Total Pageviews

Wednesday, 29 August 2018

Nutrients That You Can't Get From Plant Foods : Here Are Seven !

In 2018 it would seem that vegetarian and vegan diets may be the choice for many... "and may be very healthy for some people. However, there are a few important nutrients that are impossible to get from commonly consumed plant foods. So, if you plan to completely eliminate animal foods, then be extra prudent about your diet and make sure you are getting everything your body needs"... so says Atli Arnarson, PhD … the article continues:

"Humans evolved eating both plant foods and animal foods. By completely eliminating either, we risk becoming deficient in key nutrients. This article lists 7 nutrients that you can not get from commonly consumed plant foods. Vegetarians and vegans may need to supplement with some of them in order to maintain optimal health.

1. Vitamin B12
Vitamin B12 is an essential nutrient found in virtually no plant foods. Also known as cobalamin, vitamin B12 is a water-soluble nutrient involved in the development of red blood cells, maintenance of nerves and normal brain function. Without supplements or enriched foods, vegetarians are at a high risk of vitamin B12 deficiency. It is mainly found in animal foods, such as fish, meat, dairy products and eggs. Lacto-ovo vegetarians can get adequate amounts of vitamin B12 from dairy products and eggs, but this is much more challenging for vegans. For this reason, vegans are at a higher risk of vitamin B12 deficiency than some vegetarians.

The signs, symptoms and risks associated with deficiency include:
Weakness, fatigue.
Impaired brain function.
A variety of neurological disorders.
Psychiatric disorders.
Neurological disorders in babies of breast-feeding mothers.
Megaloblastic anemia.
Possible links with Alzheimer's disease.
Possible links with heart disease.

Vegans must get vitamin B12 by taking supplements or eating enriched food or certain types of seaweed. Many processed foods have been enriched with vitamin B12. These include enriched yeast extracts, soya products, breakfast cereals, bread and meat-substitutes. In addition, a few plant foods naturally contain small amounts of bioactive vitamin B12. These include:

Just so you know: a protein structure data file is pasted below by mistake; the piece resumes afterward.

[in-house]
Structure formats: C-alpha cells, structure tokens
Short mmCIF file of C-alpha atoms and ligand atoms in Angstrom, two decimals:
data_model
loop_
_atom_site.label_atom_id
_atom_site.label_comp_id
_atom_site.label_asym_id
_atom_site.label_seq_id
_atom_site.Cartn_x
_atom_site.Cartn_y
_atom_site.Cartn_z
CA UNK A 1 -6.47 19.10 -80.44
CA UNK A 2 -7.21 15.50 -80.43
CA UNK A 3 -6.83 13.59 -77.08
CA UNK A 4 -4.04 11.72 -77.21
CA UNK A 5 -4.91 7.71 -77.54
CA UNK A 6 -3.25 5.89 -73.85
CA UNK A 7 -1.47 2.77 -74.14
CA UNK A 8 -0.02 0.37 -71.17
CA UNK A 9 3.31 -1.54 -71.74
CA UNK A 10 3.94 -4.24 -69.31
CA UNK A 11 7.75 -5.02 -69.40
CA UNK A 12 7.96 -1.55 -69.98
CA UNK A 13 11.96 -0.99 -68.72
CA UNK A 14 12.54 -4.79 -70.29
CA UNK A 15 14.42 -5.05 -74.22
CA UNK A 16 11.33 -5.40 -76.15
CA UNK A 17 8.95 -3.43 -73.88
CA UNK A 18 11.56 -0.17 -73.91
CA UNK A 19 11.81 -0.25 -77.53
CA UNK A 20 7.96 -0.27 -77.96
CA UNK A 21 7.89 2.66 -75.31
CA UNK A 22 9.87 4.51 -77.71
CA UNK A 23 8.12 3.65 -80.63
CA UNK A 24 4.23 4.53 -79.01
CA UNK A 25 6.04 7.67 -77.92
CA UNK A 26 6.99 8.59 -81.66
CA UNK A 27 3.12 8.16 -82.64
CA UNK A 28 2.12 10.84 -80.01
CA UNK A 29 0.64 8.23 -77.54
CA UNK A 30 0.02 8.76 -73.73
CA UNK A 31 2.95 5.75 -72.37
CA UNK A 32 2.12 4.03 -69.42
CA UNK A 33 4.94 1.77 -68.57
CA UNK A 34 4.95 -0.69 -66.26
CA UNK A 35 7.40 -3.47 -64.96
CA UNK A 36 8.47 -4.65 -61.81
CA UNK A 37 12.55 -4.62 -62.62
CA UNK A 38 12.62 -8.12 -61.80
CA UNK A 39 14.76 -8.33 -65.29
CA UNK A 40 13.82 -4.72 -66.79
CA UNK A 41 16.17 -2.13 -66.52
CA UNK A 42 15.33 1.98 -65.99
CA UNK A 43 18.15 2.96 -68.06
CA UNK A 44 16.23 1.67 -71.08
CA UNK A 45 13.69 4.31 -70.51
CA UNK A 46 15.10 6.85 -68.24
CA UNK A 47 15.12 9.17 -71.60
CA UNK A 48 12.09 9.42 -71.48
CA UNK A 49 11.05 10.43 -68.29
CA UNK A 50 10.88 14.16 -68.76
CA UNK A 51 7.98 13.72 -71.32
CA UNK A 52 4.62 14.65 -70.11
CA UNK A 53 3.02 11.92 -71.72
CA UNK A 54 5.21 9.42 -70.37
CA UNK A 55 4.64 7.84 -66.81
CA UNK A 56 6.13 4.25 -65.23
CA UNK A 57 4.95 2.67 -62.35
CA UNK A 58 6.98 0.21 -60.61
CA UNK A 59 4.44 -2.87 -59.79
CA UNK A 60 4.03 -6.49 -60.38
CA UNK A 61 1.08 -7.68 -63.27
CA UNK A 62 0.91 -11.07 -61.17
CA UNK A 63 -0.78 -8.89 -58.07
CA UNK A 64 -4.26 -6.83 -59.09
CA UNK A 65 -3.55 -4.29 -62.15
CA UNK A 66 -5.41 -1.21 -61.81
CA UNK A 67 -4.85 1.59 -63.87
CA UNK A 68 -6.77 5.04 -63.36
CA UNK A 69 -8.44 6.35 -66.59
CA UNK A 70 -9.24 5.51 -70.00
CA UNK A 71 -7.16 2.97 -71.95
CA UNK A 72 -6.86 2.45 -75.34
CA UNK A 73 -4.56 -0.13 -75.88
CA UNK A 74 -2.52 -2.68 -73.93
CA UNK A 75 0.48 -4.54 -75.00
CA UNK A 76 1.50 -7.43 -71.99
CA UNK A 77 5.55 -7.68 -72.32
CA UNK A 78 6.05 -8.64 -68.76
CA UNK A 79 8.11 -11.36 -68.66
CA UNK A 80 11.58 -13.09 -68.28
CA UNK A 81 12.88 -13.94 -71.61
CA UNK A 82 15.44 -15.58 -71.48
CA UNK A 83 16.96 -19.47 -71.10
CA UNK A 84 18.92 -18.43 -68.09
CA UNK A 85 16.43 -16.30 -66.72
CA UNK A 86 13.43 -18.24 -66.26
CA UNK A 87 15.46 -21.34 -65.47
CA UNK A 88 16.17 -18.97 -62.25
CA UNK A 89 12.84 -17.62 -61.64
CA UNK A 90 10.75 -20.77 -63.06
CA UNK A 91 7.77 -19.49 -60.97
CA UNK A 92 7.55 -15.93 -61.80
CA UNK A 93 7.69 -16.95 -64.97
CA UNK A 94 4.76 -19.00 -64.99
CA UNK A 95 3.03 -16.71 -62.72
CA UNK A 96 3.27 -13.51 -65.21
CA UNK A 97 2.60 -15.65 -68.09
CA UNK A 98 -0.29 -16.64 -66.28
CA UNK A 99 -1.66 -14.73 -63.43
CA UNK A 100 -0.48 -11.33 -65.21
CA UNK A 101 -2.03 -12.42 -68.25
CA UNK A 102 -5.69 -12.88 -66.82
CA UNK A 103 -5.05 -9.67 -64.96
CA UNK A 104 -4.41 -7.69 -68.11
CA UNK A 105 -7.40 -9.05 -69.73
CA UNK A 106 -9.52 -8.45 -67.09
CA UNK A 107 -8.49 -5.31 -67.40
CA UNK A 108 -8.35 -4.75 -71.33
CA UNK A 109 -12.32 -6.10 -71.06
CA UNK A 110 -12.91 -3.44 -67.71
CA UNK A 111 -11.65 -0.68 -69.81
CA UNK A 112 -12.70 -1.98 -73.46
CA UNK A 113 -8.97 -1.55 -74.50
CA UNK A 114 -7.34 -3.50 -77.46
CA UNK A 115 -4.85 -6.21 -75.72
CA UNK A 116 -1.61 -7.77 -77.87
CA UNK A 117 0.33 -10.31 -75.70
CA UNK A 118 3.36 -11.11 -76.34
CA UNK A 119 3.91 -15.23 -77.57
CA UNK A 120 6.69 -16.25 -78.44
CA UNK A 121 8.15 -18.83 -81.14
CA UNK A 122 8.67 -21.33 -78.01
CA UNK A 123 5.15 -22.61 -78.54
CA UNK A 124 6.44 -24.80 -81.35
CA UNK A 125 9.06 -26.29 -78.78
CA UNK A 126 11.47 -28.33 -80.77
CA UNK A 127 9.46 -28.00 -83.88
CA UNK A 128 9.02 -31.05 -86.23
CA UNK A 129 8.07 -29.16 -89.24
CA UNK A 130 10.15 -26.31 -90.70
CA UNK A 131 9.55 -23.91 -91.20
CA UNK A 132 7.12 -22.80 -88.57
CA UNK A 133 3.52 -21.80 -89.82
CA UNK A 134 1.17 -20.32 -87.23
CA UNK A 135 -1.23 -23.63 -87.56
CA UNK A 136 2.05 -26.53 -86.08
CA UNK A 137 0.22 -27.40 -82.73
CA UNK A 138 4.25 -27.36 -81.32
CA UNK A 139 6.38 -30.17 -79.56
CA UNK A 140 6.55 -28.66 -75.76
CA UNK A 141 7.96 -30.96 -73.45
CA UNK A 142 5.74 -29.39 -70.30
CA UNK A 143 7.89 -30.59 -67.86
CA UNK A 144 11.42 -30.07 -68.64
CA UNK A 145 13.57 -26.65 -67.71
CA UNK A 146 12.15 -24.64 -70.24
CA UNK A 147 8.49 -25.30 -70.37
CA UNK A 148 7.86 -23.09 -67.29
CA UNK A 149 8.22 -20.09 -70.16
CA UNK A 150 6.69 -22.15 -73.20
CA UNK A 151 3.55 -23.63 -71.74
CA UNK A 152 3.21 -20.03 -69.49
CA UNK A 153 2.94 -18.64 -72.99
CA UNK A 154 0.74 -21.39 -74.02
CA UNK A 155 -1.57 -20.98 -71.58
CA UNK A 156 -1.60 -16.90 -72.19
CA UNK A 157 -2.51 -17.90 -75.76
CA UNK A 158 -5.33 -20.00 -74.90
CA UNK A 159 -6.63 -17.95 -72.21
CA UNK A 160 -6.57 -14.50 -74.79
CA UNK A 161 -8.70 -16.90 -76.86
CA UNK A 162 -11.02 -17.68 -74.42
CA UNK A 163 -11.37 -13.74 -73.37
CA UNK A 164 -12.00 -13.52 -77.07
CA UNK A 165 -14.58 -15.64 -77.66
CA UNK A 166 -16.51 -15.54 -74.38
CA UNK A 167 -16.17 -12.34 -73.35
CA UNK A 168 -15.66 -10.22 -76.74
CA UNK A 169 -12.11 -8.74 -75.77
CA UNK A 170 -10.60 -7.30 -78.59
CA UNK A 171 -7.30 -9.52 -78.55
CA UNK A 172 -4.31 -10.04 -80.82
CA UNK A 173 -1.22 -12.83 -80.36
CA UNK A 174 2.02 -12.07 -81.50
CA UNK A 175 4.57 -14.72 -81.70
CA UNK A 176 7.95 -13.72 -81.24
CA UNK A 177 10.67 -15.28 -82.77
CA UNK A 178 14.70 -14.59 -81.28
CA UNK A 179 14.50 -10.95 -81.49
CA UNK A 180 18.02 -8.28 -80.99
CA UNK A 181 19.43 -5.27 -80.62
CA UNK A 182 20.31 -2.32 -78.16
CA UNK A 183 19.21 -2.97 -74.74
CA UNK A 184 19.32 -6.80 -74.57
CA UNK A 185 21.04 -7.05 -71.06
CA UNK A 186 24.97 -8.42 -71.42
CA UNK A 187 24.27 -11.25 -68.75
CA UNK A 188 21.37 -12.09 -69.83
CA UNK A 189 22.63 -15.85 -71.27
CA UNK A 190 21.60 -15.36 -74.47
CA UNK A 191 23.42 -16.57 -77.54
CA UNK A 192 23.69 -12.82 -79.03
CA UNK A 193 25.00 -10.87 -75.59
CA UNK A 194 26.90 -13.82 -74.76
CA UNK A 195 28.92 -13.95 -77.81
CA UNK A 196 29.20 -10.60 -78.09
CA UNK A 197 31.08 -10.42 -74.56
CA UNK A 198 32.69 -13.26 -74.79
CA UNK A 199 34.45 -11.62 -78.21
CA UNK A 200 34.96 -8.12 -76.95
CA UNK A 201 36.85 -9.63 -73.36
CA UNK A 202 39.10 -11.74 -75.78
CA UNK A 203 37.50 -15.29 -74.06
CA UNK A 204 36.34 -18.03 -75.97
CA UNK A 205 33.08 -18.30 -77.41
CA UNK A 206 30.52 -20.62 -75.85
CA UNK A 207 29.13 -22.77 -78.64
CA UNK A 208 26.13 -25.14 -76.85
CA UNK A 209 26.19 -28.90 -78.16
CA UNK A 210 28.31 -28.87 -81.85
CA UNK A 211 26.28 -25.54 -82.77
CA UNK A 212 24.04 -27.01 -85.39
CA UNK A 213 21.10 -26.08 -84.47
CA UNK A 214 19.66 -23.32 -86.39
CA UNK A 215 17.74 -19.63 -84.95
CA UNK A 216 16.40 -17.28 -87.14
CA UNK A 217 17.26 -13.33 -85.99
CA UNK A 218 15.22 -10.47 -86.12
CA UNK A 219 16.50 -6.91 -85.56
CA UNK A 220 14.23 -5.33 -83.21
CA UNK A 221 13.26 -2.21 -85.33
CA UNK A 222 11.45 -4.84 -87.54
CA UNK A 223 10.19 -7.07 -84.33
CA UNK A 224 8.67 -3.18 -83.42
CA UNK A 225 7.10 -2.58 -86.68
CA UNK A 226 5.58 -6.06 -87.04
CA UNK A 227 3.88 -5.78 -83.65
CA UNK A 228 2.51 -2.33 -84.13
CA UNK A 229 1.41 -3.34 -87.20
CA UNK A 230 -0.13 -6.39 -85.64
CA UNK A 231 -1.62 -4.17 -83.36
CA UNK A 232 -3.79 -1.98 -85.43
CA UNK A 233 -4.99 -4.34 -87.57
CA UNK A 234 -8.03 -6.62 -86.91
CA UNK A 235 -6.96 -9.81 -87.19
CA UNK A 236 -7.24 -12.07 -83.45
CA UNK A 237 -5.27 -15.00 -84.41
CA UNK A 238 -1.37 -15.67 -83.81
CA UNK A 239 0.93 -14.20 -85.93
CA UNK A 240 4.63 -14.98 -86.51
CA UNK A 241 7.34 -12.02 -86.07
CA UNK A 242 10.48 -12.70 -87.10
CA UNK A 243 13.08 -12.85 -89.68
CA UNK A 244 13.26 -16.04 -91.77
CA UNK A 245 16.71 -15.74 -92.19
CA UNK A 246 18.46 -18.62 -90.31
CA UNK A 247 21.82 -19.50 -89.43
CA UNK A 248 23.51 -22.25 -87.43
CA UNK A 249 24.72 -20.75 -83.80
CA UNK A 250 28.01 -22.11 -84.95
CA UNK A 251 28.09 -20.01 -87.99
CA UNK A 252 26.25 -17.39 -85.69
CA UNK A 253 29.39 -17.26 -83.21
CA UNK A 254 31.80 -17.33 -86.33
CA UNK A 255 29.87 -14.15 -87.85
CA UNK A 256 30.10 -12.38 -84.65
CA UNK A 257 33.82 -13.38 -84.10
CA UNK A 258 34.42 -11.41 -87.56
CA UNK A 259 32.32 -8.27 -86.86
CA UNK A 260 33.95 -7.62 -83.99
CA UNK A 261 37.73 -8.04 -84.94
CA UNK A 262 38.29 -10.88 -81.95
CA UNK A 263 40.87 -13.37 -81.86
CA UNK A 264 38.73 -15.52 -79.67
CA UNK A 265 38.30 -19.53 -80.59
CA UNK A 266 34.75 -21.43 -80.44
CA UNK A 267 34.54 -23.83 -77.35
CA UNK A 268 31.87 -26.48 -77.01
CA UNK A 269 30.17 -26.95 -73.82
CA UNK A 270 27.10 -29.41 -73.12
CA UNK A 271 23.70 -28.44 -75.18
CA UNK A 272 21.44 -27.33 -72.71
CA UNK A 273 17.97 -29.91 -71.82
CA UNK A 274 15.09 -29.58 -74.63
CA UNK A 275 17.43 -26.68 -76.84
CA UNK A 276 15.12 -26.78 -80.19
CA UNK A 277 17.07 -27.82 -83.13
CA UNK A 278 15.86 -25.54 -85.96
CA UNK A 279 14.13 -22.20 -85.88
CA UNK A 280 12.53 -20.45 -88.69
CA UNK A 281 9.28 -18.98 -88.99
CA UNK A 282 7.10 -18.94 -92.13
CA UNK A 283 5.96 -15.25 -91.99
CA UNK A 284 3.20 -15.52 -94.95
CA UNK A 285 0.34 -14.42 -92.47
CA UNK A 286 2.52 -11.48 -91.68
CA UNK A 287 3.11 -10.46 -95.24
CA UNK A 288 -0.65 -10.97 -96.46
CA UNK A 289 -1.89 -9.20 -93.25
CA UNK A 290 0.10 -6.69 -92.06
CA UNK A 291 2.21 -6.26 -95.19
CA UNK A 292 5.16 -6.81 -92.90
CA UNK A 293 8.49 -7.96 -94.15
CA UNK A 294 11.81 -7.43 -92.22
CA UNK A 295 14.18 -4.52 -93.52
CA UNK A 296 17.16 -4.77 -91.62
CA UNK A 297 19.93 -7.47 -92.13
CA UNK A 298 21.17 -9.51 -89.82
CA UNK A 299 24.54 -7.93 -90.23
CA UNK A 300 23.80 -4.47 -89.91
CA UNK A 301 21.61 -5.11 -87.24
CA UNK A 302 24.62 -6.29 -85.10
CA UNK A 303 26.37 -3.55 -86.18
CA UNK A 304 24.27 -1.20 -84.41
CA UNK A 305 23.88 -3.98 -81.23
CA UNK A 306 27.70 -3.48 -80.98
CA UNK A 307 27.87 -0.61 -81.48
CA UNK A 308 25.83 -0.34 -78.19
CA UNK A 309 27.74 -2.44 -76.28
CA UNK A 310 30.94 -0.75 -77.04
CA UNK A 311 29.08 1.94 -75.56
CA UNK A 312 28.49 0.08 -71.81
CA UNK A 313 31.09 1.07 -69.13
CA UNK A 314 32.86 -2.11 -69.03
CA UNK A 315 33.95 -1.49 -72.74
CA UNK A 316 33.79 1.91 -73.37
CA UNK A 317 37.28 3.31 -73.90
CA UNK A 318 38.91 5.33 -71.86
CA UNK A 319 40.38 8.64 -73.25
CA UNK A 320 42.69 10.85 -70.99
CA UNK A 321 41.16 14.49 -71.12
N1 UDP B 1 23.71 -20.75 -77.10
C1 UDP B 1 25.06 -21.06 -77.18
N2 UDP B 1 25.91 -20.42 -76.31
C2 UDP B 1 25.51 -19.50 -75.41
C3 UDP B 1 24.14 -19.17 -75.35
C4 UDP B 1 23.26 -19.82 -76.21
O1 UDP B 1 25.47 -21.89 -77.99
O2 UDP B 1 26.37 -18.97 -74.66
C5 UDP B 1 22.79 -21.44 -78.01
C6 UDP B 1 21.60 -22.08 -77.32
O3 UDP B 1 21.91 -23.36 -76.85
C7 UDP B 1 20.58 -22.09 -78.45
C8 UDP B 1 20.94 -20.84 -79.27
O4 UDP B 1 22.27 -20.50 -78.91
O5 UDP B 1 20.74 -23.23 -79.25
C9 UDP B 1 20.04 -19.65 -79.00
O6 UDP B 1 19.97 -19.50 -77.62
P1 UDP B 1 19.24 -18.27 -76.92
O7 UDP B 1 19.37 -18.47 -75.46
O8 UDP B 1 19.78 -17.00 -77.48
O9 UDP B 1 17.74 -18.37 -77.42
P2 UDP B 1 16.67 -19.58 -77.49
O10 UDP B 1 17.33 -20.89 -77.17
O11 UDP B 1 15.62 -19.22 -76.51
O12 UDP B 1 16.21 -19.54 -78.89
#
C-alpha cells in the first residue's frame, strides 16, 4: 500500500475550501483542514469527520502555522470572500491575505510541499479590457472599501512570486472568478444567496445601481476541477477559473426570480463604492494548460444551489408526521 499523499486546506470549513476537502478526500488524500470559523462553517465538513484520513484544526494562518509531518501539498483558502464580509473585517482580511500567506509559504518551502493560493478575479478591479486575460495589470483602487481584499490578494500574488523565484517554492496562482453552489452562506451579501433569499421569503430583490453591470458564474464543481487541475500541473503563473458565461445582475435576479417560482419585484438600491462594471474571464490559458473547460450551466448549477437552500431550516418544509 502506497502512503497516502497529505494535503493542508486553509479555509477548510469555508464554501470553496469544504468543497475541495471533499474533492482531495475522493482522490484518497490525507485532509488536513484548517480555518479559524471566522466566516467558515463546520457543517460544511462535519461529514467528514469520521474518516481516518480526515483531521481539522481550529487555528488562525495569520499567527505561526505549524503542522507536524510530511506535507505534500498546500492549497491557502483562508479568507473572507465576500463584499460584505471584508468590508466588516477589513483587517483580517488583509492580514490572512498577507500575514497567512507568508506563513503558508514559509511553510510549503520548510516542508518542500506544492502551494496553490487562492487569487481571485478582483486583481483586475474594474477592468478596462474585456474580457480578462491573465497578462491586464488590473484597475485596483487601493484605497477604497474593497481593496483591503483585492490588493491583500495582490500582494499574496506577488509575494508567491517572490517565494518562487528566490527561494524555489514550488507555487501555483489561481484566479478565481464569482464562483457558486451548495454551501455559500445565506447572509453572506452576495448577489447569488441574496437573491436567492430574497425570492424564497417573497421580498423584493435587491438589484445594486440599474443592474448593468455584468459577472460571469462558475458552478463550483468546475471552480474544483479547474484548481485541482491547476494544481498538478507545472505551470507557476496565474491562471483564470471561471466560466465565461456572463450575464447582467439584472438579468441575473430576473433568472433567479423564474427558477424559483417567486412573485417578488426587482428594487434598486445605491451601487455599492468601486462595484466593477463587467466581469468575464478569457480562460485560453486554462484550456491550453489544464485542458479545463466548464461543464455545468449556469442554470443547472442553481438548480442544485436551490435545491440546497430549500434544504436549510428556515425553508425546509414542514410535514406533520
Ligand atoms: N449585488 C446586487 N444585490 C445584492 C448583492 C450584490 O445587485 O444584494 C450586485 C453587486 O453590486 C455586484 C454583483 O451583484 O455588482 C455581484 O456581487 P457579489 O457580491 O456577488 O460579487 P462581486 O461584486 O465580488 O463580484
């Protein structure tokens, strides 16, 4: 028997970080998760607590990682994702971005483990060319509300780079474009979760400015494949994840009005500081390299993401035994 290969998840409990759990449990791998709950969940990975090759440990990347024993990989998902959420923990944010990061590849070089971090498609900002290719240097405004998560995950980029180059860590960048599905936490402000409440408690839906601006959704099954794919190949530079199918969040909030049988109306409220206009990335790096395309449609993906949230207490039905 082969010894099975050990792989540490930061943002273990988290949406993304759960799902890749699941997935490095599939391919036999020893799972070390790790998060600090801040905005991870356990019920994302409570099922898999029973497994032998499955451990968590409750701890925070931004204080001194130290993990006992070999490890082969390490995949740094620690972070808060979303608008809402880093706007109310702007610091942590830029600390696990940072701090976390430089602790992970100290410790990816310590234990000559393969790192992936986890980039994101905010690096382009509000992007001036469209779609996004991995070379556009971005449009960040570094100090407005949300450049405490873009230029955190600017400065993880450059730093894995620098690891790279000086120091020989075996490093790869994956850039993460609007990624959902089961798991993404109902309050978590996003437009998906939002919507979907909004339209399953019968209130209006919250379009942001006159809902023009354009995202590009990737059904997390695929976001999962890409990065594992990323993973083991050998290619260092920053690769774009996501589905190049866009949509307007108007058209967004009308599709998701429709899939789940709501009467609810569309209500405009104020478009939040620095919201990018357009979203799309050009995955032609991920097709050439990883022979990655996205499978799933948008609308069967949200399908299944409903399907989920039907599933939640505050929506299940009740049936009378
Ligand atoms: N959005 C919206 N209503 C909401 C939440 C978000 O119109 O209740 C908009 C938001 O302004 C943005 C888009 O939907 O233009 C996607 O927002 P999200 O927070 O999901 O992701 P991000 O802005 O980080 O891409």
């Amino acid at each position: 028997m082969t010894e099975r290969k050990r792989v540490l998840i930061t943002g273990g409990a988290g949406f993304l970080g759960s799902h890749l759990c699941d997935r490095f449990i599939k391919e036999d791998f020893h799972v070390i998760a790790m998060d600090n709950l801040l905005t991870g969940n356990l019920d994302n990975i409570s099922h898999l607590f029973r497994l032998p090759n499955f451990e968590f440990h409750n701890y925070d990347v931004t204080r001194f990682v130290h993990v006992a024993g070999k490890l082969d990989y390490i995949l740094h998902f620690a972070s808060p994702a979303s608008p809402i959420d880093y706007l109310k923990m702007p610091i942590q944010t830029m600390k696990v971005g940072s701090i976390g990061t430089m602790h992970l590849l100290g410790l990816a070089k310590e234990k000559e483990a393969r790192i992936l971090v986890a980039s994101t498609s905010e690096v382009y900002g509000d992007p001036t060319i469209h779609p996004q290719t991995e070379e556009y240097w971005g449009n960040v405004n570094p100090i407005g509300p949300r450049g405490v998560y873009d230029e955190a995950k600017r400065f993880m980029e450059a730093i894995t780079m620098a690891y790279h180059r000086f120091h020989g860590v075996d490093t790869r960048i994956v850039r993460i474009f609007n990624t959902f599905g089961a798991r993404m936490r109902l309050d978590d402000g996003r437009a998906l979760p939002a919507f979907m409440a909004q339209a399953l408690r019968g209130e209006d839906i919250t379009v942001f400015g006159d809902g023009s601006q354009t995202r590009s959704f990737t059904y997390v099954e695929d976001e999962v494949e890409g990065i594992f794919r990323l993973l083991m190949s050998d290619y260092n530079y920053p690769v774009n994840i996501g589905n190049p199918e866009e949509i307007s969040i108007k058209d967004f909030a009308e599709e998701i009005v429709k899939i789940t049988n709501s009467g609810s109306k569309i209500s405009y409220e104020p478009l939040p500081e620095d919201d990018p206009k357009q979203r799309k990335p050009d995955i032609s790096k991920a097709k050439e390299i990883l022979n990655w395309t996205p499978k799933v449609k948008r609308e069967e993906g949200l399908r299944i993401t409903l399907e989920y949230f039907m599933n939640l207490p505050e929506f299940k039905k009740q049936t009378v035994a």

Nori seaweed, a type of marine algae.
Tempeh, a fermented soy product.

Nori seaweed is considered the most suitable source of biologically available vitamin B12 for vegans.

Keep in mind that raw or freeze-dried nori may be better than conventionally dried. It seems that some of the vitamin B12 is destroyed in the drying process.

Another plant food often claimed to contain vitamin B12 is spirulina. However, spirulina contains so-called pseudovitamin B12, which is not biologically available. For this reason, it is not suitable as a source of vitamin B12.

Bottom Line: Vitamin B12 is only found in animal foods and certain types of seaweed. Vegans can get vitamin B12 by taking supplements, eating enriched foods or eating nori seaweed. 

2. Creatine
Creatine is a molecule found in animal foods. Most of it is stored in muscles, but significant amounts are also concentrated in the brain. It functions as an easily-acessible energy reserve for muscle cells, giving them greater strength and endurance. For this reason, it is one of the world's most popular supplements for muscle building. Studies have shown that creatine supplementation can increase both muscle mass and strength. Creatine is not essential in the diet, since it can be produced by the liver. However, vegetarians have lower amounts of creatine in their muscles. Placing people on a lacto-ovo vegetarian diet for 26 days causes a significant decrease in muscle creatine. Because creatine is not found in any plant foods, vegetarians and vegans can only get it from supplements.

In vegetarians, creatine supplementation may have significant benefits. These include:
Improvements in physical performance.
Improvements in brain function.

Many of these effects are stronger in vegetarians than meat eaters. For example, vegetarians taking creatine supplements may experience significant improvements in brain function while meat eaters see no difference.
Bottom Line: Creatine is a bioactive compound that is lacking in vegetarian diets. It plays an important role in brain and muscle function.

3. Carnosine